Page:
In response to a Kim Cameron item about Blogger’s support for OpenID — and, when the OpenID provider is myopenid.com, for identity selectors — Vittorio Bertocci pointed out something I had not realized:
MyOpenID does exactly what I was asking for: it allows me to create a new openid without having to establish any password. Let me repeat/rephrase it: I can create an account that can be accessed exclusively by using a personal card.
That got my attention. Coincidentally I had just been reading the rough cut of Vittorio’s forthcoming book, Understanding CardSpace, and was at the same time reviewing how OpenID providers like MyOpenID work with OpenID relying parties like ClaimID.com. The ability to create a passwordless, card-only account on MyOpenID is a great step forward, for the reasons Vittorio explains on his blog.
I went over to MyOpenID, created a new, passwordless account, associated that OpenID URL with my ClaimID account, and away I went. Nice!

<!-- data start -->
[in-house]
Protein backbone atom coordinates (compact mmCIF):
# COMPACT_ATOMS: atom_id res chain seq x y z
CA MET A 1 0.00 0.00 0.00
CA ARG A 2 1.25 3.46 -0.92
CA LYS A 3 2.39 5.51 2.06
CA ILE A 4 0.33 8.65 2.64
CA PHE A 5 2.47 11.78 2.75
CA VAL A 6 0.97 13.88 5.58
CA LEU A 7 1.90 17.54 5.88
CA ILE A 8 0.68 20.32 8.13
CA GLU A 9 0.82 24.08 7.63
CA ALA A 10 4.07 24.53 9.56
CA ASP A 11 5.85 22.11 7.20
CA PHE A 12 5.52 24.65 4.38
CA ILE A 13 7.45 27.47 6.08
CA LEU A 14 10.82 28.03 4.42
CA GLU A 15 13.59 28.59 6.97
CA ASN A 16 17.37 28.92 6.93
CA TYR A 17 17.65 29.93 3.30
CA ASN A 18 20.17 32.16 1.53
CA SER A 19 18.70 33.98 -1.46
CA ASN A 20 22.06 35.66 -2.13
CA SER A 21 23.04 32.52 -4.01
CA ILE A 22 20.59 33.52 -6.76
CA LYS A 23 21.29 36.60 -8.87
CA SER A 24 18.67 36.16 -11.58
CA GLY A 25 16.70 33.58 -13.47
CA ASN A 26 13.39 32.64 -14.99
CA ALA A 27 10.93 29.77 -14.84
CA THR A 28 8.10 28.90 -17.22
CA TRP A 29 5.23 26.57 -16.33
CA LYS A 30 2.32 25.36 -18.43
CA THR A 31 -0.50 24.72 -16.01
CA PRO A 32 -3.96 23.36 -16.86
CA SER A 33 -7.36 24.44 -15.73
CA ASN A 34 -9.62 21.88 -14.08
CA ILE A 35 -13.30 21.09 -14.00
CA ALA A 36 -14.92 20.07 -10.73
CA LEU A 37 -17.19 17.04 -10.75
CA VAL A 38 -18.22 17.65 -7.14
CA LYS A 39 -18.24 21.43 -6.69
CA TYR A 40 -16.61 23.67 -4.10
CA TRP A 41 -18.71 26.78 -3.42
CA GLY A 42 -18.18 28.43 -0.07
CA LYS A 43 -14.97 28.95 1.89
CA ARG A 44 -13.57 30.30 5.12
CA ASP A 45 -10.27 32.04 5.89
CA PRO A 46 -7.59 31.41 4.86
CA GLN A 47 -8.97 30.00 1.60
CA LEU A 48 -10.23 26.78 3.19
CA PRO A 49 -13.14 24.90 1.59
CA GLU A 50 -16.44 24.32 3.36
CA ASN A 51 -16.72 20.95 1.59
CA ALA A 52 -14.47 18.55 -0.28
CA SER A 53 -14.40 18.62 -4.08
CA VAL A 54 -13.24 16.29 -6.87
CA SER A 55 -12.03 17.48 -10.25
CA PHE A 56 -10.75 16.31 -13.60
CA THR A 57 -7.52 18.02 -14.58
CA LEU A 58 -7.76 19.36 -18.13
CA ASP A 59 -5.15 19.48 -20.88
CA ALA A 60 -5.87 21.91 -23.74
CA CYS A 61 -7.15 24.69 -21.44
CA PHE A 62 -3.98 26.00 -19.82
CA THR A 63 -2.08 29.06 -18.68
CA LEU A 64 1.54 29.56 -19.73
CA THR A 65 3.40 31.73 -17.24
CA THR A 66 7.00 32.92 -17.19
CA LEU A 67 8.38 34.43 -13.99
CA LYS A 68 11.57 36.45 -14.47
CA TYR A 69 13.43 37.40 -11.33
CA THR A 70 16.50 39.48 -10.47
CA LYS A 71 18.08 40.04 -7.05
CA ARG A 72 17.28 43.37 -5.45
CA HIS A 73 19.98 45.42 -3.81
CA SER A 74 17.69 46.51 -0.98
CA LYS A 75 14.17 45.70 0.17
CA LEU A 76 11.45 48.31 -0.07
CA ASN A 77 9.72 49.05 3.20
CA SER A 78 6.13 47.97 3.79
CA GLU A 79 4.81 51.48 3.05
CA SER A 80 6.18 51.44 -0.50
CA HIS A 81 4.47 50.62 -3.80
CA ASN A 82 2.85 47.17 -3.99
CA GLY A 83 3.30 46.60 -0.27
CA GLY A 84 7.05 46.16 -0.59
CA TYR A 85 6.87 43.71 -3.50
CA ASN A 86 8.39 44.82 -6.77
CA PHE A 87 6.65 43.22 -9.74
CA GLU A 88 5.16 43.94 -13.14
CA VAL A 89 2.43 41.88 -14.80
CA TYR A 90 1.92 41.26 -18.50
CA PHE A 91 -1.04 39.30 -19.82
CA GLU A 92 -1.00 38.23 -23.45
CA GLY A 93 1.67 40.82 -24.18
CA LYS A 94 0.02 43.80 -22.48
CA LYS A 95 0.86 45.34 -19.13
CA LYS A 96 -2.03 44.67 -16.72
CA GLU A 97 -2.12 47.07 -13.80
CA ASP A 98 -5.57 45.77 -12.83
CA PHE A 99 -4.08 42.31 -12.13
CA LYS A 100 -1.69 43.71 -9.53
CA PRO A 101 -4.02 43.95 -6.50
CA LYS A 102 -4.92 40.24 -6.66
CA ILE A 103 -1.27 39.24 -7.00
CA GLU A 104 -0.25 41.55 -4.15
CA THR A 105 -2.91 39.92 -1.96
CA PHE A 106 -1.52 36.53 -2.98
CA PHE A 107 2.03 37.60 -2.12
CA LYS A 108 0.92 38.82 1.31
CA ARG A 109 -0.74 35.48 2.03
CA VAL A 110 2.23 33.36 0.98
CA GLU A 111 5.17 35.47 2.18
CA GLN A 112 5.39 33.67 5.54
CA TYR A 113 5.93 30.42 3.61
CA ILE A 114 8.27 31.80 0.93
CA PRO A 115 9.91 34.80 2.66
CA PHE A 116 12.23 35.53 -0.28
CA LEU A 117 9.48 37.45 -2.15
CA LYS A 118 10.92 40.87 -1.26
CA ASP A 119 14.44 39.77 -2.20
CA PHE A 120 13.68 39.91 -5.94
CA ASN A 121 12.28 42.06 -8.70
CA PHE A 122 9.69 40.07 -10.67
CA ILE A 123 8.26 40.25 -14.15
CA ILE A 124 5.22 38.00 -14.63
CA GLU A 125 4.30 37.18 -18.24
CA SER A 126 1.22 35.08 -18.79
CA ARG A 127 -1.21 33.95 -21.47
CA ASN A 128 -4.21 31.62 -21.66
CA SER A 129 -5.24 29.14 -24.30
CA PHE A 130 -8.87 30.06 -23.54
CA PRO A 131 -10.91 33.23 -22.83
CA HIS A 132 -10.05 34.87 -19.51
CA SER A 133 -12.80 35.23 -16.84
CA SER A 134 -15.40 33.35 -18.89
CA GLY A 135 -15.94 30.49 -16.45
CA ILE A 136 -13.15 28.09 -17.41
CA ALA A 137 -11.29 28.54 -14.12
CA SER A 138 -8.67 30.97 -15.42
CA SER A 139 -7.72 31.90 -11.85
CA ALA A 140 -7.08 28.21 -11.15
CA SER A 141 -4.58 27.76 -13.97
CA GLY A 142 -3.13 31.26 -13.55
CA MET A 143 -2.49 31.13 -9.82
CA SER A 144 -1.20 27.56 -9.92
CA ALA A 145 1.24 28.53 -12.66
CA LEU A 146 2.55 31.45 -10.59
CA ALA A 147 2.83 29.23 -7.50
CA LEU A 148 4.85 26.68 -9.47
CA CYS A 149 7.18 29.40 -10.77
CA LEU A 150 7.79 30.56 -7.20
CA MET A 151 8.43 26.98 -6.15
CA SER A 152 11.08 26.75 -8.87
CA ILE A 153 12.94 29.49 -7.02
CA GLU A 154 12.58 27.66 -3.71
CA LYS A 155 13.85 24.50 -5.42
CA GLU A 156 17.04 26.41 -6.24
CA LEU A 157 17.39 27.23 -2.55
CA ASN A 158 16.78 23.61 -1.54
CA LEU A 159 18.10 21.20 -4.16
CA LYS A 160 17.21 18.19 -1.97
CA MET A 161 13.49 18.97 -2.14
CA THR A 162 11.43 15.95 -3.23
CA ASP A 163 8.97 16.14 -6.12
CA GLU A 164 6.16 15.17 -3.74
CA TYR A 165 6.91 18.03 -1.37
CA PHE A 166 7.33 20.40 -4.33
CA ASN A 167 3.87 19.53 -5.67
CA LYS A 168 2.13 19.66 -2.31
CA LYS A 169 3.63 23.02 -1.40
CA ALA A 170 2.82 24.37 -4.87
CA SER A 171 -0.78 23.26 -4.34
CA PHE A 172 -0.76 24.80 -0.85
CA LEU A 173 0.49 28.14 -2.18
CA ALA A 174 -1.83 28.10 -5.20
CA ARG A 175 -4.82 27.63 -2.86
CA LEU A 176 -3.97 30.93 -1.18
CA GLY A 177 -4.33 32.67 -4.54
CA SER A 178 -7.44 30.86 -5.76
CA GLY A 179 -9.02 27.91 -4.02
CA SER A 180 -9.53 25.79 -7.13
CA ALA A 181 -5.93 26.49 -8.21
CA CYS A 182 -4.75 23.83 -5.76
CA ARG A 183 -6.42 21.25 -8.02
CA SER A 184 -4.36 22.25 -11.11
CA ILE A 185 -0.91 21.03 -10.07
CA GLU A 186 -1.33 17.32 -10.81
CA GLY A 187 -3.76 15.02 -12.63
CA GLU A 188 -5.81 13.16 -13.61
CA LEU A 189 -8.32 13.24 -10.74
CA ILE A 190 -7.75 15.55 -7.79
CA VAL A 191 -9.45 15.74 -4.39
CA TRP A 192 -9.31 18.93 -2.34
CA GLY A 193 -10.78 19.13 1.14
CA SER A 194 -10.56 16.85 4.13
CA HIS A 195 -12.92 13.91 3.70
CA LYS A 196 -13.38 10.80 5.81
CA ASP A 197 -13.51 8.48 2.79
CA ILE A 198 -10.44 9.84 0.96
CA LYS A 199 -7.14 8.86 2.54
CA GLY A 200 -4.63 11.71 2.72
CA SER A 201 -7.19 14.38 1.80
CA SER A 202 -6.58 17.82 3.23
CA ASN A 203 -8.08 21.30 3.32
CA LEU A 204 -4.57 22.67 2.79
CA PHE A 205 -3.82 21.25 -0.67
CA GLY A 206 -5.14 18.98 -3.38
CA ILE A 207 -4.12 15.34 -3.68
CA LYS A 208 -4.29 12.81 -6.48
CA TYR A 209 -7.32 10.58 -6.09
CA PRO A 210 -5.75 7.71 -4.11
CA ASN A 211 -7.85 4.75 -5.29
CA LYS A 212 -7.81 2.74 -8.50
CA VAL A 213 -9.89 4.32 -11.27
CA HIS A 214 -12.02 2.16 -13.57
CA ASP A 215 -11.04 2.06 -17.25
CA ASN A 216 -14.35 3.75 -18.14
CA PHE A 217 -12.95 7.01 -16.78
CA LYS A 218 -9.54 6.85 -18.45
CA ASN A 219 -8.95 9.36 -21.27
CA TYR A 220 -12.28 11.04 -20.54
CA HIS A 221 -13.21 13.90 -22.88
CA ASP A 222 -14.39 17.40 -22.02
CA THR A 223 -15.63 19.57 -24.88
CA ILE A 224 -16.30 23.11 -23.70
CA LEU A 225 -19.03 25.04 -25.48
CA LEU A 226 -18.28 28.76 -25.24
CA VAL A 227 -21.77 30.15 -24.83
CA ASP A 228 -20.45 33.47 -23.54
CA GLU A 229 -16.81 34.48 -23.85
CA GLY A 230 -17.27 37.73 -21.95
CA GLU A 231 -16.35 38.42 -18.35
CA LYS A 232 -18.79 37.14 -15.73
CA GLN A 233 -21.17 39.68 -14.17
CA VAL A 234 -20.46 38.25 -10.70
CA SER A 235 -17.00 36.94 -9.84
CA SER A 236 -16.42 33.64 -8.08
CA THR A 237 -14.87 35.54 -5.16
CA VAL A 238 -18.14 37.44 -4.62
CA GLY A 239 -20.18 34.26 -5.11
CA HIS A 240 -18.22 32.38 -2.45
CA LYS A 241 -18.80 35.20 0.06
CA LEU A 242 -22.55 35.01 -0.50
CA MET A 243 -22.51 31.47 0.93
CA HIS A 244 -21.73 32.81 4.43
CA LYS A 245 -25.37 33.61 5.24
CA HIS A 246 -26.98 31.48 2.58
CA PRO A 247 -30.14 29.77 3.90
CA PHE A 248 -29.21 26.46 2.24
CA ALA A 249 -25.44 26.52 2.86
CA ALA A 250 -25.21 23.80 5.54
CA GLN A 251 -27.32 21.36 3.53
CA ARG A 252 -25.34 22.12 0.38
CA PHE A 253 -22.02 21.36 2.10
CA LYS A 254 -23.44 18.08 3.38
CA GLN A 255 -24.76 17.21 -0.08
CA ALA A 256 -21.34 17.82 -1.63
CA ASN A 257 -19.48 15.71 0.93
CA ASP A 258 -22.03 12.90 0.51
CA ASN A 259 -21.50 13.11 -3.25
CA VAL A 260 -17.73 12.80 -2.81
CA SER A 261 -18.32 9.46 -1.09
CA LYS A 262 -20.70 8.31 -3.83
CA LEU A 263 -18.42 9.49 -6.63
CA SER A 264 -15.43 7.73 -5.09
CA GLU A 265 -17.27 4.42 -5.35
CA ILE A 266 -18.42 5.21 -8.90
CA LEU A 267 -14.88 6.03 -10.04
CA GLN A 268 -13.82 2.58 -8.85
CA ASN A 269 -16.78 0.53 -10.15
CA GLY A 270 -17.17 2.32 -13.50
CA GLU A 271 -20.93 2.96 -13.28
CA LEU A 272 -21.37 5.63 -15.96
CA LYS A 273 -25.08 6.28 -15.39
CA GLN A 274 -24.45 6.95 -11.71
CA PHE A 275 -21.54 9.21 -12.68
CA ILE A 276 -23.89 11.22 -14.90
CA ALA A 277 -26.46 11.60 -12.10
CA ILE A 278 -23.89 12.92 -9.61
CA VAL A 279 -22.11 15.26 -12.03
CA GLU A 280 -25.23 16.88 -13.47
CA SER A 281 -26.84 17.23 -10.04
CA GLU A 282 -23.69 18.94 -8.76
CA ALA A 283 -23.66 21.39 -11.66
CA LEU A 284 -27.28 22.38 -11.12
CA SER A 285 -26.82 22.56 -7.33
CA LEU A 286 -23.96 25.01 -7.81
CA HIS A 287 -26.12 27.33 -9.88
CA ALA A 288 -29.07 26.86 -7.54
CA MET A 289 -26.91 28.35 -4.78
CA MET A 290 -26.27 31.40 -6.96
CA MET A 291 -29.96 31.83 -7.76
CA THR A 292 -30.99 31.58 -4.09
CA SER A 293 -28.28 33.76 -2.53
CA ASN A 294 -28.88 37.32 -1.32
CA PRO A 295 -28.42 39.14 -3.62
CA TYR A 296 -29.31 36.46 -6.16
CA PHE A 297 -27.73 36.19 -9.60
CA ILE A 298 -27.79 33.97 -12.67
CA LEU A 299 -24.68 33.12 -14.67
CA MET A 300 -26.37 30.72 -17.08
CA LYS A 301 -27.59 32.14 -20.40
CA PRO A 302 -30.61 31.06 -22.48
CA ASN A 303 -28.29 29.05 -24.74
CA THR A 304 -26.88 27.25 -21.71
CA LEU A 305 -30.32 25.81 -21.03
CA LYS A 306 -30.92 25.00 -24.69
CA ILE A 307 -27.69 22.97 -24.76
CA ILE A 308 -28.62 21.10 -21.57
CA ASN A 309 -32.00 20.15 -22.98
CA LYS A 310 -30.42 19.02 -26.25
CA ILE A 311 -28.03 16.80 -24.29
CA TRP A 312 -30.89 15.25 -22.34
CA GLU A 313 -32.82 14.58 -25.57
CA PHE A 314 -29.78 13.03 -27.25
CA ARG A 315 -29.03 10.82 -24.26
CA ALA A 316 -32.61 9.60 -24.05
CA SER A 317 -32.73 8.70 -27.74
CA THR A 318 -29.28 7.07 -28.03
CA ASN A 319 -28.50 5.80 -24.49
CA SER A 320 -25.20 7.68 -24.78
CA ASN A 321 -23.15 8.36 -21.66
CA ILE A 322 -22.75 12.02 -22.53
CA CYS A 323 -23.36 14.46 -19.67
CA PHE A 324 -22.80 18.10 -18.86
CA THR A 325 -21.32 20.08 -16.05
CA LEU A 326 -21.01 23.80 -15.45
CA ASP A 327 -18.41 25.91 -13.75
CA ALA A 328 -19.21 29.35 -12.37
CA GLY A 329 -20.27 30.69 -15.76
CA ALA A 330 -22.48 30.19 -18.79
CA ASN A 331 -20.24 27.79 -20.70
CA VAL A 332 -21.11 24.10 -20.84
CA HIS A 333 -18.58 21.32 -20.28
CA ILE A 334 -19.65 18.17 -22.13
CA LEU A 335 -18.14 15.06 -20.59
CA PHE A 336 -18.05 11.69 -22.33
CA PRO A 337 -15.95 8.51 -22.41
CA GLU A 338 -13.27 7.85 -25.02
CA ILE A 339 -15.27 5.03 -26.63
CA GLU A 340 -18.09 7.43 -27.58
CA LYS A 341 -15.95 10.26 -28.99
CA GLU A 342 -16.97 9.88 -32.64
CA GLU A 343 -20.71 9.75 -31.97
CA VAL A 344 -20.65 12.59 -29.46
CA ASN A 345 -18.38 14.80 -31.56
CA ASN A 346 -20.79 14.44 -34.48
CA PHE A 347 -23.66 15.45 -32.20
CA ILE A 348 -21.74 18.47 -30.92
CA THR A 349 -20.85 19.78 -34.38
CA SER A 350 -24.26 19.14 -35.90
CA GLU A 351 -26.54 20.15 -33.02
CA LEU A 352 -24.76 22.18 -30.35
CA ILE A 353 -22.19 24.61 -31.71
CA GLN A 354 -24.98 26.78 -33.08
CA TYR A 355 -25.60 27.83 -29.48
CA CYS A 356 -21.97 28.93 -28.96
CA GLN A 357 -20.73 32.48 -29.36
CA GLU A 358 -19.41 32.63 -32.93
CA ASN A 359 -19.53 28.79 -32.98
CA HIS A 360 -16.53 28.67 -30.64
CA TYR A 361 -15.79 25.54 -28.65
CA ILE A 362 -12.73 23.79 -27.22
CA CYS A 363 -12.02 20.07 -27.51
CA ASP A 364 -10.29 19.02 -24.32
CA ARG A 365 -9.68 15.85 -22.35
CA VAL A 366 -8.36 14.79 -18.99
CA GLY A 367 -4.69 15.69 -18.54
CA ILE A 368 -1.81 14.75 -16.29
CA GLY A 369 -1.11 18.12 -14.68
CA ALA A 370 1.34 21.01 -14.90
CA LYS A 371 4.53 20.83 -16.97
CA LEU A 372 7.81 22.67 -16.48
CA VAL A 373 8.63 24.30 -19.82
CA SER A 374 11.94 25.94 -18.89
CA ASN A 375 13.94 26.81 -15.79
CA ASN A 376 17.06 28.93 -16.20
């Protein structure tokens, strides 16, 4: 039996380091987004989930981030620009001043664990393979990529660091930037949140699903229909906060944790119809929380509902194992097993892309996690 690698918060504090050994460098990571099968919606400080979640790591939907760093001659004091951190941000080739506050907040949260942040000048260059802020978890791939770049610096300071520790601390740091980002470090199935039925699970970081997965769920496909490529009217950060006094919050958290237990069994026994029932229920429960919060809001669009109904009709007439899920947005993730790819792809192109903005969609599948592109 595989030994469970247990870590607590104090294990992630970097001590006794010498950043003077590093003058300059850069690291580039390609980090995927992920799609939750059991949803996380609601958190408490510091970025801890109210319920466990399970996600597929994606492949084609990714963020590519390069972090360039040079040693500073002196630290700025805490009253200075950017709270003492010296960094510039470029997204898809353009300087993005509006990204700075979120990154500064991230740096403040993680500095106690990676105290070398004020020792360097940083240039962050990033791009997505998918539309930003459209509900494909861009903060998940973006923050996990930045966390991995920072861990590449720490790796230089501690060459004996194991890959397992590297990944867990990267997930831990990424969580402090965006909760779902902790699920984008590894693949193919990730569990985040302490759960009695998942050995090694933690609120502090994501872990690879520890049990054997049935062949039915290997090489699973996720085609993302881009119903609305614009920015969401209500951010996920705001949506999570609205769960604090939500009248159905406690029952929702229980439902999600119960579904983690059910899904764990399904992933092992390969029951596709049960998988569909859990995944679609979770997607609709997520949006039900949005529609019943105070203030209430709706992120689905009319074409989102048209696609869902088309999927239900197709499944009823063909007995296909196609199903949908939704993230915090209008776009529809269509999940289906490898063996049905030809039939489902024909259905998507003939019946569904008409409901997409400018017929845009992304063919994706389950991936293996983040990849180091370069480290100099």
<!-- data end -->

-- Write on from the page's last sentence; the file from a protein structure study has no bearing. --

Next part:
Now I’m trying to imagine how I would explain all this to a civilian. Honestly, I don’t think I could, yet. It’s a stretch even for me to hold in my head all the moving parts. Which identity selector works with which browser on which platform? What does the card represent? What does the OpenID URL represent?
But we are tantalizingly close to real use cases that will begin to walk people through these scenarios. It’s difficult to describe the abstractions, but as people begin to actually have the experiences, it’ll all start to come clear. Similarly, as people start to have the managed-card experiences that Dick Hardt discusses in our ITConversations podcast, those will start to come clear as well.
To all those attending the Internet Identity Workshop today: Thanks, and keep up the great work!